“A man who was merely a man and said the sort of things that Jesus said would not be a great moral teacher. He would either be a lunatic-on a level with a man who says he is a poached egg-or else he would be the Devil of Hell.  You must make your choice. Either this man was, and is, the Son of God: or else a madman or something worse. You can shut him up for a fool, you can spit at him and kill him as a demon; or you can fall at his feet and call him Lord and God. But let us not come with any of that patronizing nonsense about his being a great human teacher. He has not left that open to us. Nor did he intend to.”

This argument has been called Lewis’s Trilemma.  Jesus was either a liar, a lunatic, or Lord.  Either he was who he said he was, in which case, he is the living Lord.  Or else he was either a liar or a lunatic.  You can’t have him any other way.  Liar, lunatic, or Lord—those are your only three options when it comes to Jesus.

And Peter knew that Jesus is Lord.  “You are the Christ,” he said, “the Son of the living God.”

Yet it was not Peter who found out this wonderful truth.  God told him.  The Holy Spirit gave him faith to believe.  And so Jesus blessed Peter and praised God:

“You are blessed, Simon, Son of Jonah, because flesh and blood did not reveal [this] to you, but rather my Father who is in heaven.  And I myself now say to you that you are Peter, and upon this rock I will build my Church, and the gates of Hades will not prevail [against] her.  I will give to you the keys of the reign of heaven, and whatever you bind on earth will have been bound in the heavens, and whatever you loose on earth will have been loosed in the heavens” (Matt. 16:17-19, CSM).

Wow!  These are tremendous words, and Jesus certainly packs a lot into those three verses.

First Jesus calls Peter blessed.  He is blessed, not because he is so smart or wise or discerning.  He is blessed because our heavenly Father revealed the wonderful Word about Jesus to Peter (and to all who believe in his name).

Fallen, sinful human beings like Peter and like us cannot come to Christ on our own (John 6:44, 65).  Rather, he must come to us.  We do not choose him; he chooses us (John 15:16).  Jesus affirms this earlier in Matthew’s Gospel when he says, “I thank you, Father, Lord of heaven and earth, that you have hidden these things from the wise and understanding and revealed them to little children; yes, Father, for such was your gracious will” (Matt. 11:25-26).

Many wise teachers in Jesus’ day could not figure out who he was.  Even many famous Bible scholars today can parse every Greek and Hebrew word in the Bible, but they do not have enough humility or faith to believe in Jesus as Lord.  Truly, what a tremendous blessing it is to receive saving faith in Jesus Christ, the Son of the living God!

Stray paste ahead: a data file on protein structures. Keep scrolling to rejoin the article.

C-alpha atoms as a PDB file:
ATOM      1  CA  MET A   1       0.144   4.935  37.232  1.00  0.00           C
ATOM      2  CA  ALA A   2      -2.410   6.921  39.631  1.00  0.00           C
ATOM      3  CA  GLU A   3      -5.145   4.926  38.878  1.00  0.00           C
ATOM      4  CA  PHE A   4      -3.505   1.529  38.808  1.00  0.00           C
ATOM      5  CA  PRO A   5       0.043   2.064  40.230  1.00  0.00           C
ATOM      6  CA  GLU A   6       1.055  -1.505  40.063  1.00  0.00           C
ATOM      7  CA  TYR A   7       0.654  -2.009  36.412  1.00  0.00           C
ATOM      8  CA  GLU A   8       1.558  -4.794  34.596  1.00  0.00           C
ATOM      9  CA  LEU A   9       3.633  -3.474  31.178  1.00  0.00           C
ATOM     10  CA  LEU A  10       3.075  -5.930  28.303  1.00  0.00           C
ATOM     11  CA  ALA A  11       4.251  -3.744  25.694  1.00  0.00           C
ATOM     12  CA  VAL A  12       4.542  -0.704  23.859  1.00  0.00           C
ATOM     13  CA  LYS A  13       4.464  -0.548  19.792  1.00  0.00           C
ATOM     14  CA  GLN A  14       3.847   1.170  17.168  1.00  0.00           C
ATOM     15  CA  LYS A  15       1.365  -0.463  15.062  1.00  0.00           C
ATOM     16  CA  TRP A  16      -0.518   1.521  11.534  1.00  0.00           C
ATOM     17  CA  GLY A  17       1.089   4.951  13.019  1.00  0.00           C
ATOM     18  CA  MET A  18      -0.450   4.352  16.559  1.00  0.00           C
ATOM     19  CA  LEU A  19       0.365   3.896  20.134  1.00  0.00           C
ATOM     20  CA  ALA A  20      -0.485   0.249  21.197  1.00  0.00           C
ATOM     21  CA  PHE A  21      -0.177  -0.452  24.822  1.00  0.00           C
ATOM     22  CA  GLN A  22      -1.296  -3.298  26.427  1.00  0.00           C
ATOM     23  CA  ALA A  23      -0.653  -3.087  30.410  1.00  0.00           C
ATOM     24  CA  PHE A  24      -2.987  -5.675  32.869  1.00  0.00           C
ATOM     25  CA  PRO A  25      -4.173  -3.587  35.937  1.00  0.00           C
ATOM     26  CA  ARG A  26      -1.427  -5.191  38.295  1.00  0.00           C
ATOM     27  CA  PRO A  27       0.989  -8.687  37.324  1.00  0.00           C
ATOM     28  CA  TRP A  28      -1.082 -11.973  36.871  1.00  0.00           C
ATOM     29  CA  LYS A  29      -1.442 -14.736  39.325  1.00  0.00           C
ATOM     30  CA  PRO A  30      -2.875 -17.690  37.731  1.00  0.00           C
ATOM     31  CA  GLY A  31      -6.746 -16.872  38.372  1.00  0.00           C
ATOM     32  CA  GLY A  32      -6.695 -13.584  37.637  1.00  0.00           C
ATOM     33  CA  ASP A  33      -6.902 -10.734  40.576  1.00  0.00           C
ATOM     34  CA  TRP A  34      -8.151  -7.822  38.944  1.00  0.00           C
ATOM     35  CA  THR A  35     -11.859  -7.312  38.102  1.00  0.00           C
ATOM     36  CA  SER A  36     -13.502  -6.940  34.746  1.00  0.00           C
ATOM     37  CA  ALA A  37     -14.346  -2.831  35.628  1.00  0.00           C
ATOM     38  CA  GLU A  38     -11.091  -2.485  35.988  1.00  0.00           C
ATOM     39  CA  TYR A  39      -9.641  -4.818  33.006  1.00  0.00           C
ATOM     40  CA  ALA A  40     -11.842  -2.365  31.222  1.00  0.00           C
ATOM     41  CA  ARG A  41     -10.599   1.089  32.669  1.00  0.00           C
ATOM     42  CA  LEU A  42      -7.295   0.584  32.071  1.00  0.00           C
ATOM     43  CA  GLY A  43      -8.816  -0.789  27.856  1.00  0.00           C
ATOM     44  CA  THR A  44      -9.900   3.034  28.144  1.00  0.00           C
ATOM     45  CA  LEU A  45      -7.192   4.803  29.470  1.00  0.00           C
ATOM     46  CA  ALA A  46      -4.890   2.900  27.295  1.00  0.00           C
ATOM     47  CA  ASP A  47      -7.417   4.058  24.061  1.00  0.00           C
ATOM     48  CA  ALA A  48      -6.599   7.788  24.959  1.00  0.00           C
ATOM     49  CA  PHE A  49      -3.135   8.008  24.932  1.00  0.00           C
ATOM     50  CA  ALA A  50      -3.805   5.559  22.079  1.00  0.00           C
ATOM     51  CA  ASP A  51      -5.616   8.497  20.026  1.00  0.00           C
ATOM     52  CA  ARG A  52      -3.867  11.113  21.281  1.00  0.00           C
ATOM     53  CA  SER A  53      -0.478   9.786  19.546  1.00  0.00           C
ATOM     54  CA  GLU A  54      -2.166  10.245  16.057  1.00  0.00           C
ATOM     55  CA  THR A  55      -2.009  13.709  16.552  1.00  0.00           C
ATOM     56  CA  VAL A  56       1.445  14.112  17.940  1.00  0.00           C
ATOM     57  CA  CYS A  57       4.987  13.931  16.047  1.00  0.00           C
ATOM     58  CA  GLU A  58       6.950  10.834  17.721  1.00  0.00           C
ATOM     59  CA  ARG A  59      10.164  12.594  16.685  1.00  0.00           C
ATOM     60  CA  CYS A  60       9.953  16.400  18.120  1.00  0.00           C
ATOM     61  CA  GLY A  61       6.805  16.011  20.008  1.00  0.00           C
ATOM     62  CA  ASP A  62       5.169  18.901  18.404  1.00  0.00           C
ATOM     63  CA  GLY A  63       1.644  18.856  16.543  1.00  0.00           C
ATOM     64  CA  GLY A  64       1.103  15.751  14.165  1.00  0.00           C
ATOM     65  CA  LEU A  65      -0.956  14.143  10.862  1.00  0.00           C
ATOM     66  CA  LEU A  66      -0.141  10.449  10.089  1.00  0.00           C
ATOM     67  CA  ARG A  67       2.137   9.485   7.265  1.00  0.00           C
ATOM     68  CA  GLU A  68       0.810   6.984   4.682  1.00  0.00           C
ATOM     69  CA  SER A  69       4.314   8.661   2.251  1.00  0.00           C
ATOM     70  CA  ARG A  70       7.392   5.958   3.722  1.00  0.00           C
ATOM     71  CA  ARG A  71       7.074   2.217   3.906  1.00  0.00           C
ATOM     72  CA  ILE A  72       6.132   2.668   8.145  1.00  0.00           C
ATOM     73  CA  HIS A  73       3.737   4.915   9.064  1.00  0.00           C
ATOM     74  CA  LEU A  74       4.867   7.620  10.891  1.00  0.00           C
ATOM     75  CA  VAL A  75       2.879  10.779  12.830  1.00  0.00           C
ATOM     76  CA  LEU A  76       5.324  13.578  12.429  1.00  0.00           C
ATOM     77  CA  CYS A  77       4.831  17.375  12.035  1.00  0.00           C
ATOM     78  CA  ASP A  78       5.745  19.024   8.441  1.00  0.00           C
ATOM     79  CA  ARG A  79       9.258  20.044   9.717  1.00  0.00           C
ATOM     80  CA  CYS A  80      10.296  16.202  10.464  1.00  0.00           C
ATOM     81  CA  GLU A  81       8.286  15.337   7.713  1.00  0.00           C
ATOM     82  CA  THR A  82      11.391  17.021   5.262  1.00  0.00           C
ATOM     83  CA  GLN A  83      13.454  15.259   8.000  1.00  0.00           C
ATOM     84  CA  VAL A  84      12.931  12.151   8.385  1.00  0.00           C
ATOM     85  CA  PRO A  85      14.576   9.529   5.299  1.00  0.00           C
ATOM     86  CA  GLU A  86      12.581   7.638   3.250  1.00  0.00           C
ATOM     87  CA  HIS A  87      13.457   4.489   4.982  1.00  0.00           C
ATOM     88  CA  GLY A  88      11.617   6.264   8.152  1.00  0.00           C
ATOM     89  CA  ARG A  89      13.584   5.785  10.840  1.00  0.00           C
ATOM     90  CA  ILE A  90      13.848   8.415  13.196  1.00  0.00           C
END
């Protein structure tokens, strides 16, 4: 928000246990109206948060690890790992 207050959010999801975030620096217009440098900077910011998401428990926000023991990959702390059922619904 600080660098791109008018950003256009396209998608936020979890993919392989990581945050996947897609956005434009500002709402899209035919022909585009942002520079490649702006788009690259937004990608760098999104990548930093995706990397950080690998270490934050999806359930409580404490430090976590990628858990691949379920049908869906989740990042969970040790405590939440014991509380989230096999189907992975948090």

Jesus continues and gives Simon a new name: Peter, which means a rock.  (It’s almost as if Peter’s nickname was Rocky!)  And Jesus says that on the rock of Peter’s confession he will build his Church.  (Notice, by the way, that Jesus calls it his Church—not Peter’s Church, not the pastors’ Church, not even the people’s Church.  Similarly, Epiphany congregation is not my church or your church.  It is Jesus’ church.  The Church of God has always been and always will be only Jesus’ Church.  Yet we are blessed to be a part of it by baptism and faith in the promises of Jesus).

The Church of Jesus Christ is built on the rock of Peter’s confession, on the firm foundation of the prophets and apostles with Christ himself as the chief cornerstone (Eph. 2:20).  The foundation of the Church was built on Peter’s faith in Christ.  And the stones were laid in the blood of Jesus poured out on the cross.  We can be “living stones” (1 Pet. 2:5) in that Church if we believe in Jesus Christ, the Son of the Living God.  The Church is a mighty fortress for the people of God.  Not even the Gates of Hell can prevail against it!

So what do you say?  Against the pagan backdrop of post-modern America, I ask you: Who do you say Jesus is?  Who do you believe him to be?  Is he the Christ, the Son of the living God?  Is he your crucified and risen Lord, who died for you and your salvation and rose again to give you eternal life?  Or is he merely a teacher, a prophet, a guru or a guide?  Only our Father in heaven can reveal the truth to you.  Who is Jesus to you?  Before you answer, I beg you to study the Scriptures, read the words of Jesus, and pray for Lord to show you the way.  It’s the most important question you will ever answer.  In the name of the Father and of the Son and of T the Holy Spirit.  Amen